Claims adjusting firm reacts to Harvey mayhem

Claims adjusting firm reacts to Harvey mayhem | Insurance Business America

Claims adjusting firm reacts to Harvey mayhem
Texas and Louisiana have been traumatized by the wrath of Hurricane Harvey. Parts of the states lie submerged in Harvey’s murky flood waters - and insurance professionals, claims adjusters and catastrophe services have flocked to assist.   

Crawford Catastrophe Services is one claims management company that has deployed a team to the catastrophe stricken areas. Ken Tolson, CEO of US Property & Casualty at Crawford & Company, has explained the company’s top priorities.

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“The number one priority is to respond quickly and in a highly co-ordinated fashion once we can get into the worst affected locations,” said Tolson. “Initial indications are that the majority of claims will be caused by the rising flood waters with wind damage having a lesser impact.

“In many cases, direct instruction and pre-nomination by our clients has enabled Crawford to deploy adjusters locally in advance. This was extremely effective after Superstorm Sandy in 2012; reducing delay and enabling us to avoid bottlenecks caused by publicly imposed travel restrictions in affected states.”

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A primary battle for claims adjusters over the coming days will be access challenges and notification delays, according to Tolson. Houston is a particularly challenging spot for insurance professionals because excess rainfall and catastrophic flooding has left thousands of homes and businesses unoccupied.  As such, the company is taking to the skies with drones to assist with the claims process.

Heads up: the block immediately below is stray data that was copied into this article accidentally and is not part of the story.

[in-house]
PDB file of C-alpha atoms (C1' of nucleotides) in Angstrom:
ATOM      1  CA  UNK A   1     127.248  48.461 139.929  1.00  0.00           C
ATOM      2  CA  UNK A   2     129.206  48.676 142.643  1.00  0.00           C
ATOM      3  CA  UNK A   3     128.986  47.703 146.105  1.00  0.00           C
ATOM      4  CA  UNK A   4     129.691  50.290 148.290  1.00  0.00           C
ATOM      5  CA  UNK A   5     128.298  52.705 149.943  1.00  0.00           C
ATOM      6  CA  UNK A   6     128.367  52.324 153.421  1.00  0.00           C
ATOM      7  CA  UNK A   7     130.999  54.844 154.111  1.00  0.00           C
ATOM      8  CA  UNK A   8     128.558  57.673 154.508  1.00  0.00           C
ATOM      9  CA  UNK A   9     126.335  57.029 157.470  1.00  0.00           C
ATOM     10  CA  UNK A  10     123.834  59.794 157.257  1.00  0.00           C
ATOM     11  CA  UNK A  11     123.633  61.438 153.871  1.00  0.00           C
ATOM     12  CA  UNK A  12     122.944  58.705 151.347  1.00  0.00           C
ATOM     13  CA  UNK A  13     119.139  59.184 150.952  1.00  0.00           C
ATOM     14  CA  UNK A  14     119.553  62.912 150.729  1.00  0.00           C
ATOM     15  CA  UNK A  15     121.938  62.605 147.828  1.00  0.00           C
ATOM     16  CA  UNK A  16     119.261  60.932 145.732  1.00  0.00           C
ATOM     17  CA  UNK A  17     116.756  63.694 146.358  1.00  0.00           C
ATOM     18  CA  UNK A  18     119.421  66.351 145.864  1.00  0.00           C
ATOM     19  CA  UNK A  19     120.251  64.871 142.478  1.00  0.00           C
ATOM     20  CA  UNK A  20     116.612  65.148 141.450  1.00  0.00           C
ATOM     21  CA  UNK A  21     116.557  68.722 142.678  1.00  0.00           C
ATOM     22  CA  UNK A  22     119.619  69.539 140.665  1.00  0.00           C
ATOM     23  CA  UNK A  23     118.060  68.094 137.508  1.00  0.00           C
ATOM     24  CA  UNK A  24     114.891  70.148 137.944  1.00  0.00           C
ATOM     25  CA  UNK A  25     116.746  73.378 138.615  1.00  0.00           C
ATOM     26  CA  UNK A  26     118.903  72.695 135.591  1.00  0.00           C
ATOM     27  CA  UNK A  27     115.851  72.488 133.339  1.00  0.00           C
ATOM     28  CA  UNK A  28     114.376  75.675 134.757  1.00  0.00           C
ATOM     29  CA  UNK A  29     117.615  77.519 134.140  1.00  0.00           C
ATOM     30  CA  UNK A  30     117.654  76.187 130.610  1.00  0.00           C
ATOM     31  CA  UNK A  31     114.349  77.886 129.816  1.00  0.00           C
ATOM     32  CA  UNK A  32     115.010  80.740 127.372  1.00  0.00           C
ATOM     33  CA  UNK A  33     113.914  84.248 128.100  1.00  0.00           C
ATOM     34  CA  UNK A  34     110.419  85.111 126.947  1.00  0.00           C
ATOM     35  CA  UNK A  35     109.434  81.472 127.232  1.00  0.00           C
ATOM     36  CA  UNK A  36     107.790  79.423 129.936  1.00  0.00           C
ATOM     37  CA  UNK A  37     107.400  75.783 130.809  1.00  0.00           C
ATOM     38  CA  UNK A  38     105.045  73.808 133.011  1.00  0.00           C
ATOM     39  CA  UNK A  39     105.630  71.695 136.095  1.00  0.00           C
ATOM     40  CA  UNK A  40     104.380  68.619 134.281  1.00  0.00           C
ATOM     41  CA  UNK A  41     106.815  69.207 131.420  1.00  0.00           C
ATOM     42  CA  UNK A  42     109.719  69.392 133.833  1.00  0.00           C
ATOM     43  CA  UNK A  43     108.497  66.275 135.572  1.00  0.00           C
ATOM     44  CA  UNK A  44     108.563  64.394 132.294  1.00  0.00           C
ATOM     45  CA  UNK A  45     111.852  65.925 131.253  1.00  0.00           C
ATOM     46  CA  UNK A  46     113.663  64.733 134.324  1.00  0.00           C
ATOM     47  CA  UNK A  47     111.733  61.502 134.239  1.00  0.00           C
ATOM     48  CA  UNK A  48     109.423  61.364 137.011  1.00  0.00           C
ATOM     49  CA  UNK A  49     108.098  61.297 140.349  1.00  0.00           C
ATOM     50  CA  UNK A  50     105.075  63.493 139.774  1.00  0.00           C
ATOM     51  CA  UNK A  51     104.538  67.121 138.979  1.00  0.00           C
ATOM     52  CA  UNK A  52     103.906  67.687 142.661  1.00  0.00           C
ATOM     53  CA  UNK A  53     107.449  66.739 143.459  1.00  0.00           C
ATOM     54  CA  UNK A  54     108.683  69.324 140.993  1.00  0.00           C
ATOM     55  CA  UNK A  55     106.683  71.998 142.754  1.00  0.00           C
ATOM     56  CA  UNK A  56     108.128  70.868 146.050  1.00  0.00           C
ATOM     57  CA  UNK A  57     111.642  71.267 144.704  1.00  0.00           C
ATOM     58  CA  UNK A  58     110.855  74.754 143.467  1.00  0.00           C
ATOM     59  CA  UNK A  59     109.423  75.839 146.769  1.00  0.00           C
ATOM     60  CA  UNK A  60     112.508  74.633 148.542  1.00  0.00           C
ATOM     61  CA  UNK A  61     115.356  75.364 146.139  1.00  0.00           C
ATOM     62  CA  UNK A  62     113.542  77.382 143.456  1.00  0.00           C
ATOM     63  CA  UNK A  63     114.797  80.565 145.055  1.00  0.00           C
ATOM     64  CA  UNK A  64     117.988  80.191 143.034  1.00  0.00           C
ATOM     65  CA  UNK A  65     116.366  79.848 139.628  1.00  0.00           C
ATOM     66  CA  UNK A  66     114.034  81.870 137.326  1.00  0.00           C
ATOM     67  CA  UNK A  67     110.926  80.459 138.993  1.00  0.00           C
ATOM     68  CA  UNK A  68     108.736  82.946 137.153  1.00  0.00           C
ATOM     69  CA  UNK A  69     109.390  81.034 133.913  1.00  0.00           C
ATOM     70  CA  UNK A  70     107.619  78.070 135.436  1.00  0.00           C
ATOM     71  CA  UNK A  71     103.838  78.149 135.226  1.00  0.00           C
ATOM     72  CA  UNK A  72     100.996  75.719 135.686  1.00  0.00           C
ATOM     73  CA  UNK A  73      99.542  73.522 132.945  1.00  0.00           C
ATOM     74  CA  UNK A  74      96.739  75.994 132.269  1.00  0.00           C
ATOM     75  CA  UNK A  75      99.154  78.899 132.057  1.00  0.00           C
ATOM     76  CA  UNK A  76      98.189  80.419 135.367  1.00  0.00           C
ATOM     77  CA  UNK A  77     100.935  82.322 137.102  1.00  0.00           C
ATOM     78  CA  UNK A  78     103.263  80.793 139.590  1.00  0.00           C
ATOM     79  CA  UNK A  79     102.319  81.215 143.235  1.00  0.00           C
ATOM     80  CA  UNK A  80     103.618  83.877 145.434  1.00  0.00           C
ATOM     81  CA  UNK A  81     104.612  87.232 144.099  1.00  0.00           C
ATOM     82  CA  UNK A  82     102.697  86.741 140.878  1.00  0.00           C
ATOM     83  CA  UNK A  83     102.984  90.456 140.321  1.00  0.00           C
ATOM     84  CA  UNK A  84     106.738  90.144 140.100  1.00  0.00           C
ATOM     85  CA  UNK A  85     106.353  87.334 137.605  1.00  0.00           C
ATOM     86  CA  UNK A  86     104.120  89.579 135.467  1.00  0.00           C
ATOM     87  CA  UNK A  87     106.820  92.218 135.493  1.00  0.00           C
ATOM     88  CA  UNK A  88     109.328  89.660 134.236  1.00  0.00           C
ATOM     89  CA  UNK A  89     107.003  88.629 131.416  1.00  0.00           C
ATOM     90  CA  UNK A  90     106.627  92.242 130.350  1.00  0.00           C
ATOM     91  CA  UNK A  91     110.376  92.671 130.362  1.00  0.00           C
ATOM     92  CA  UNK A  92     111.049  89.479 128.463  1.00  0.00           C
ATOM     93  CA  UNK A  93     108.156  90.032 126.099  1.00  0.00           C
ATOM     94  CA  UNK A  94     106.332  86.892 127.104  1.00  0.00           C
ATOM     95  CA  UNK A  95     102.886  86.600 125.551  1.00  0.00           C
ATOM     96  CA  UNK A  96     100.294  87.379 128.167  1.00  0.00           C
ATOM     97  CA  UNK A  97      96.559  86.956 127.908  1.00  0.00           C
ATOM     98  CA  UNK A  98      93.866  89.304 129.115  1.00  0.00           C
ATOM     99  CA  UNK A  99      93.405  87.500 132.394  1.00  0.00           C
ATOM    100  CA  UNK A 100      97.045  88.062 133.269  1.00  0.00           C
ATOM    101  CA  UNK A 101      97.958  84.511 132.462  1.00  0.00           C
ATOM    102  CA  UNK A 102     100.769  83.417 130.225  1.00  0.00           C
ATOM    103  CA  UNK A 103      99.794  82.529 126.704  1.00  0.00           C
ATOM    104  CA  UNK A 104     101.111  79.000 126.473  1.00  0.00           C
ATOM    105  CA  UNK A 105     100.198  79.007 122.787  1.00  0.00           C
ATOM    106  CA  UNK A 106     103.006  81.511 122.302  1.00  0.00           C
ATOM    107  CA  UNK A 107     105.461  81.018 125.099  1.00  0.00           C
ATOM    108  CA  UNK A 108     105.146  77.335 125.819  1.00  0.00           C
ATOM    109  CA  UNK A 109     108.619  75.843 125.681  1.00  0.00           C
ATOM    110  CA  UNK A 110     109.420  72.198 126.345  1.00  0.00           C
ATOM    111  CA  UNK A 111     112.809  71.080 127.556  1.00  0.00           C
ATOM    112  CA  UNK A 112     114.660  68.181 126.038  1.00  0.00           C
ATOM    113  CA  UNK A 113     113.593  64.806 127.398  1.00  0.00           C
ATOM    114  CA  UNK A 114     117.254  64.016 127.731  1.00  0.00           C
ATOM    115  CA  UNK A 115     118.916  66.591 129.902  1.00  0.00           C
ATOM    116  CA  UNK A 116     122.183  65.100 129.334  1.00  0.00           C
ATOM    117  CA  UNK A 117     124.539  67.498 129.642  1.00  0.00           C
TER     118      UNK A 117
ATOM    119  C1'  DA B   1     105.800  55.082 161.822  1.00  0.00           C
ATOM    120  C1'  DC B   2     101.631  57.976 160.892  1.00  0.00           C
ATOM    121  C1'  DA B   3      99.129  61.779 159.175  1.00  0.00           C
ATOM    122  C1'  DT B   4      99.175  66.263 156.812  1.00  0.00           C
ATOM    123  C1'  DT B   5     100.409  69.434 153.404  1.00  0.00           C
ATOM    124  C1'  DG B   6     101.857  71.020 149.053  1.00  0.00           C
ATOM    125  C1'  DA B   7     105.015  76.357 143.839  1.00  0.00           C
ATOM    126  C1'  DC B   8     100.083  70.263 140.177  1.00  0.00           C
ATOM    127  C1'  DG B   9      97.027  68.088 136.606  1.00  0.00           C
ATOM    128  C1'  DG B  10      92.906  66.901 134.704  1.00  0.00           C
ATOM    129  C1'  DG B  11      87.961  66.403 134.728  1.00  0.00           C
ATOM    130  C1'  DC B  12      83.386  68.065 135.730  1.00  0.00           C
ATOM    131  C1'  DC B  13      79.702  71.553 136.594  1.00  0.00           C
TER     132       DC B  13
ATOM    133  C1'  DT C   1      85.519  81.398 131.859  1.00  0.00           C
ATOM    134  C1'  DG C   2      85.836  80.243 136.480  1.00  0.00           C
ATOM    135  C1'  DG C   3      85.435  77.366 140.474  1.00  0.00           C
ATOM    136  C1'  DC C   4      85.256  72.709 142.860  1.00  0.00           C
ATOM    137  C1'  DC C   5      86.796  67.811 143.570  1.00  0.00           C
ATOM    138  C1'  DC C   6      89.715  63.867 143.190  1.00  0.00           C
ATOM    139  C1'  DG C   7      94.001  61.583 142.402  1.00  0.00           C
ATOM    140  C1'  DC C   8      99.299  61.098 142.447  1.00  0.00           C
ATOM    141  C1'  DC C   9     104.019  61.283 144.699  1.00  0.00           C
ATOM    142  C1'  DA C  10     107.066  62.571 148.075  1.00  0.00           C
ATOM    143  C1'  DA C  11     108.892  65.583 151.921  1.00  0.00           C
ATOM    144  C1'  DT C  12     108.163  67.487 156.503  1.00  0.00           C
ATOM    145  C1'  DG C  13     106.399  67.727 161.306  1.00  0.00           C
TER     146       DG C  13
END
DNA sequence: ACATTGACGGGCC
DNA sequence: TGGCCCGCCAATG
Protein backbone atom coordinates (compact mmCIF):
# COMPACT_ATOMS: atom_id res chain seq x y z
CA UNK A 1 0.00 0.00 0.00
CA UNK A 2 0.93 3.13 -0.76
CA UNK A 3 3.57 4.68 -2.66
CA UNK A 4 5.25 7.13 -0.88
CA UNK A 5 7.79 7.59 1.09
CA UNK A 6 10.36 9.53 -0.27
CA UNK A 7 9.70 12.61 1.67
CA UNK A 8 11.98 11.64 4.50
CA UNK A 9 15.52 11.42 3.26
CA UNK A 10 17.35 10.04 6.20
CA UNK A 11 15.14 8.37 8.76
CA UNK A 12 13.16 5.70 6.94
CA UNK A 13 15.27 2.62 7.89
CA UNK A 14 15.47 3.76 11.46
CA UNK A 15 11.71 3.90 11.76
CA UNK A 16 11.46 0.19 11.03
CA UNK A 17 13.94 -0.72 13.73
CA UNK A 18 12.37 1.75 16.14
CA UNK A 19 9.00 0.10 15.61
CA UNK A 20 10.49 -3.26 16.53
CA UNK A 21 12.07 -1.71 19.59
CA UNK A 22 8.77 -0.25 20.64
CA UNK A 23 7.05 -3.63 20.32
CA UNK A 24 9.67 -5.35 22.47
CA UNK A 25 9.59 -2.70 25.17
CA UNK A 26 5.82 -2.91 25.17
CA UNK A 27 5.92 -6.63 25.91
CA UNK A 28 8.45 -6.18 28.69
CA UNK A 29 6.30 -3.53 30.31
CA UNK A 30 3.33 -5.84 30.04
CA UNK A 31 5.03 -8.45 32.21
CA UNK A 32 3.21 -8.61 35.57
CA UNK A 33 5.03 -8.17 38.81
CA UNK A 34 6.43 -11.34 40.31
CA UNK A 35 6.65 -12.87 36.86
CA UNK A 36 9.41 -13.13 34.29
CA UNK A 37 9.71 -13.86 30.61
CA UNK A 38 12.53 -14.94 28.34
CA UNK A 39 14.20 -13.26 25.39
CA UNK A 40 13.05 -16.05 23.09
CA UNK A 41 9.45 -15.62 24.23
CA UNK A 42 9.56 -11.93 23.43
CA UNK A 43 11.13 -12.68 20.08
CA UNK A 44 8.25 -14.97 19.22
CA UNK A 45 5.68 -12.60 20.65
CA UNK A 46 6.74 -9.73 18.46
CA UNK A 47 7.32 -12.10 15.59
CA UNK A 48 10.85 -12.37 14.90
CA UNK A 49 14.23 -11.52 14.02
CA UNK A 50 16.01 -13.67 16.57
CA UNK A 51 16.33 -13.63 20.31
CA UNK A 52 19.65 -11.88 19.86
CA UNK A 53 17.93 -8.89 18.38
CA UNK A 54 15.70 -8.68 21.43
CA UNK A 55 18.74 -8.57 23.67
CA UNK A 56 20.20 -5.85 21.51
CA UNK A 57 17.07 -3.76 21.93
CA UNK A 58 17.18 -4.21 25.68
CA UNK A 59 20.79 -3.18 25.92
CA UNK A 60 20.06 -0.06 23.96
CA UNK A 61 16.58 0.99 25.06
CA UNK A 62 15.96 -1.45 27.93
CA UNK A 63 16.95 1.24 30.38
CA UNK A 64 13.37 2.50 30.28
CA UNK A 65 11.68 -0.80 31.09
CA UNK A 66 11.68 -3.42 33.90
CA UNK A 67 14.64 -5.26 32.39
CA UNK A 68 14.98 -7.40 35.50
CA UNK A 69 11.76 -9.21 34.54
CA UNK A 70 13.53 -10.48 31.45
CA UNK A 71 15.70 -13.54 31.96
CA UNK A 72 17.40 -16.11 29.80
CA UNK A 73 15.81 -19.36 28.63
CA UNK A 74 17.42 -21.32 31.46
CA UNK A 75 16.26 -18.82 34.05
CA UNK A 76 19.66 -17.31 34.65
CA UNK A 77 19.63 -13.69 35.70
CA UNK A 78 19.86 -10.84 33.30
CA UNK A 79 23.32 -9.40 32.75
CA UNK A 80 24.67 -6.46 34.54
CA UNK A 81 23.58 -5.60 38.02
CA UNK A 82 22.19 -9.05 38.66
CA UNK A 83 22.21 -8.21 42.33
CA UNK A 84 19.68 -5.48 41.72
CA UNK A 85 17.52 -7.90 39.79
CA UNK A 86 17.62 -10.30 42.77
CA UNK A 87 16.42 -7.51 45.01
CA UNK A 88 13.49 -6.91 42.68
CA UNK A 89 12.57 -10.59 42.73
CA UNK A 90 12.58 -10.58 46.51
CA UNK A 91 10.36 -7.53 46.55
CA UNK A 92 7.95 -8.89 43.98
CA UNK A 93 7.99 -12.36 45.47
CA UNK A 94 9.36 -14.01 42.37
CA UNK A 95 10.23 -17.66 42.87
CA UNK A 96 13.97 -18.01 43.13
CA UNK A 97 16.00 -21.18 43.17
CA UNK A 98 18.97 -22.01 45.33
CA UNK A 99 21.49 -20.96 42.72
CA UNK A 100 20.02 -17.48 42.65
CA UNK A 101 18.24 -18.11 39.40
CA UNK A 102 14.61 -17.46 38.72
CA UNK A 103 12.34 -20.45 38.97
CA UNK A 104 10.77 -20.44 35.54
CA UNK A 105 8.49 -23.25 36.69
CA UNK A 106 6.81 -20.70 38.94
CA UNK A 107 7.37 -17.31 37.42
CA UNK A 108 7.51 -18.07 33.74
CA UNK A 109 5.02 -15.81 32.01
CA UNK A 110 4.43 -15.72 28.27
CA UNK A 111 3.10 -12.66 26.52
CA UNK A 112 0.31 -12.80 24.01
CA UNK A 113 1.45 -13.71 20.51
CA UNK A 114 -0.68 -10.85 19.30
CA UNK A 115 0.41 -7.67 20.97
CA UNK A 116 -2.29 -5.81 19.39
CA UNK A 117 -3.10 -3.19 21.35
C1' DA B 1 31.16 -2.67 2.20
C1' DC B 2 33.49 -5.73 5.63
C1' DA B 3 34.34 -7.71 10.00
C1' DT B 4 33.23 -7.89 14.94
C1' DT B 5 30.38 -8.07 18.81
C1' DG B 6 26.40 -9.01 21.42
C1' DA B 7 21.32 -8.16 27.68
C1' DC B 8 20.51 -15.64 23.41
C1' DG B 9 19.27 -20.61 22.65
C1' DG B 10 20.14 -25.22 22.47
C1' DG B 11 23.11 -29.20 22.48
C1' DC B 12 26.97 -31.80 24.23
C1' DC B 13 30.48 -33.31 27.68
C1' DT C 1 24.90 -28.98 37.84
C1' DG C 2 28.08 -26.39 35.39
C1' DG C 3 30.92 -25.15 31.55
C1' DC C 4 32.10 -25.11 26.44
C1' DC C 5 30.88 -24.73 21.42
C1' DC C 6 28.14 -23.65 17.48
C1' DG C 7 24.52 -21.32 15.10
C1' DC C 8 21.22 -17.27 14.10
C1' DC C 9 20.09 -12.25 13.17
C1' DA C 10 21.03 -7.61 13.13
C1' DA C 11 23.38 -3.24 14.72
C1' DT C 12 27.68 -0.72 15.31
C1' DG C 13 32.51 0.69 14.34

“Our 2,000 drone operators will be available to carry out roof and property inspections once the Federal Aviation Administration lifts flight restrictions. Airspace for emergency services is the current priority,” said Rohit Verma, global chief operating officer.

“We are heavily involved in assessing auto and heavy equipment damage caused by the storm. Contractor Connection, Crawford’s managed repair network, is already receiving claims and is providing water mitigation, board up, tree removal, roofing, and temporary housing service requests, among other needs. Once the storm moves out, Crawford is also prepared to receive requests for forensic accounting services to support business interruption analyses.”

Tolson added: “Sadly this emphasizes the vulnerability of our key industries, and the hundreds of thousands of US citizens who work in them, to the effects of catastrophic weather. Our thoughts and prayers go out to those who have sadly lost their lives and Crawford will be doing everything it can to support people in returning to their homes as quickly as possible.”


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